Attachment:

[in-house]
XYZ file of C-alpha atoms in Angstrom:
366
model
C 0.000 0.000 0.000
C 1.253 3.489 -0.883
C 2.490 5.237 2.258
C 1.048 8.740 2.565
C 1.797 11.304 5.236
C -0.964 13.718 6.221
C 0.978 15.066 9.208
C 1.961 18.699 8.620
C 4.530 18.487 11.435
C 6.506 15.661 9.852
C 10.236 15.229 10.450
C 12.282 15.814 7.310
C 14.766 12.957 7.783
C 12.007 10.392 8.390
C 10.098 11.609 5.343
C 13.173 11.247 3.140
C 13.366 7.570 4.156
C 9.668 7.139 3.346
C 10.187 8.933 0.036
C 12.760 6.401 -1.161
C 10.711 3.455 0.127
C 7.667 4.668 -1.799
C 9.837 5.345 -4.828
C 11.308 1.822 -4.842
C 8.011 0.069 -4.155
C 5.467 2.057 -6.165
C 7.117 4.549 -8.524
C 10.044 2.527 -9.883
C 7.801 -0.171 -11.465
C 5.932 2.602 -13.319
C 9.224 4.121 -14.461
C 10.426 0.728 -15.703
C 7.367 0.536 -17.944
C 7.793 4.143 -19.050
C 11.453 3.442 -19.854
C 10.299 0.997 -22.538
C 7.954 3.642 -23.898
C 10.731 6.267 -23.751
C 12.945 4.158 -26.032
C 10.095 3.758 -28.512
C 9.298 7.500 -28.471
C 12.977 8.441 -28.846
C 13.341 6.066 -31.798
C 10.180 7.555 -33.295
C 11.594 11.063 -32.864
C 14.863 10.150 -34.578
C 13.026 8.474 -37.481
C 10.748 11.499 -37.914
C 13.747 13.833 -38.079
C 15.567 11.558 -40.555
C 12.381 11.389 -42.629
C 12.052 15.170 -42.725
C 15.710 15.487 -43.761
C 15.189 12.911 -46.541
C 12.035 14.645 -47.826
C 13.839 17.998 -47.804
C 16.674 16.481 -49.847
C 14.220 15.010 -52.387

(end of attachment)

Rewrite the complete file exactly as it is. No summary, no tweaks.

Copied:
[in-house]
XYZ file of C-alpha atoms in Angstrom:
366
model
C 0.000 0.000 0.000
C 1.253 3.489 -0.883
C 2.490 5.237 2.258
C 1.048 8.740 2.565
C 1.797 11.304 5.236
C -0.964 13.718 6.221
C 0.978 15.066 9.208
C 1.961 18.699 8.620
C 4.530 18.487 11.435
C 6.506 15.661 9.852
C 10.236 15.229 10.450
C 12.282 15.814 7.310
C 14.766 12.957 7.783
C 12.007 10.392 8.390
C 10.098 11.609 5.343
C 13.173 11.247 3.140
C 13.366 7.570 4.156
C 9.668 7.139 3.346
C 10.187 8.933 0.036
C 12.760 6.401 -1.161
C 10.711 3.455 0.127
C 7.667 4.668 -1.799
C 9.837 5.345 -4.828
C 11.308 1.822 -4.842
C 8.011 0.069 -4.155
C 5.467 2.057 -6.165
C 7.117 4.549 -8.524
C 10.044 2.527 -9.883
C 7.801 -0.171 -11.465
C 5.932 2.602 -13.319
C 9.224 4.121 -14.461
C 10.426 0.728 -15.703
C 7.367 0.536 -17.944
C 7.793 4.143 -19.050
C 11.453 3.442 -19.854
C 10.299 0.997 -22.538
C 7.954 3.642 -23.898
C 10.731 6.267 -23.751
C 12.945 4.158 -26.032
C 10.095 3.758 -28.512
C 9.298 7.500 -28.471
C 12.977 8.441 -28.846
C 13.341 6.066 -31.798
C 10.180 7.555 -33.295
C 11.594 11.063 -32.864
C 14.863 10.150 -34.578
C 13.026 8.474 -37.481
C 10.748 11.499 -37.914
C 13.747 13.833 -38.079
C 15.567 11.558 -40.555
C 12.381 11.389 -42.629
C 12.052 15.170 -42.725
C 15.710 15.487 -43.761
C 15.189 12.911 -46.541
C 12.035 14.645 -47.826
C 13.839 17.998 -47.804
C 16.674 16.481 -49.847
C 14.220 15.010 -52.387